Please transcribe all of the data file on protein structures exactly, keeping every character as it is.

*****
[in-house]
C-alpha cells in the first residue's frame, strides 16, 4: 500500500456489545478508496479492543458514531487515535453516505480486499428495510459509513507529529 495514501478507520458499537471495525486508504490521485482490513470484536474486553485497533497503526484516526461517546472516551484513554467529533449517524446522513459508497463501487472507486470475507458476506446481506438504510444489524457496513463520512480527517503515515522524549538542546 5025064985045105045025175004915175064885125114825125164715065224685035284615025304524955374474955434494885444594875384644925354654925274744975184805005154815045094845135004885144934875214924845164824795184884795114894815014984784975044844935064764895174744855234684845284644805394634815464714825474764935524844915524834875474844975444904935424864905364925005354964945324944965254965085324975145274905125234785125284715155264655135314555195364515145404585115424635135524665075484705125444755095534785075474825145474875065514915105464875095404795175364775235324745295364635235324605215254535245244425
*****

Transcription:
[in-house]
C-alpha cells in the first residue's frame, strides 16, 4: 500500500456489545478508496479492543458514531487515535453516505480486499428495510459509513507529529 495514501478507520458499537471495525486508504490521485482490513470484536474486553485497533497503526484516526461517546472516551484513554467529533449517524446522513459508497463501487472507486470475507458476506446481506438504510444489524457496513463520512480527517503515515522524549538542546 5025064985045105045025175004915175064885125114825125164715065224685035284615025304524955374474955434494885444594875384644925354654925274744975184805005154815045094845135004885144934875214924845164824795184884795114894815014984784975044844935064764895174744855234684845284644805394634815464714825474764935524844915524834875474844975444904935424864905364925005354964945324944965254965085324975145274905125234785125284715155264655135314555195364515145404585115424635135524665075484705125444755095534785075474825145474875065514915105464875095404795175364775235324745295364635235324605215254535245244425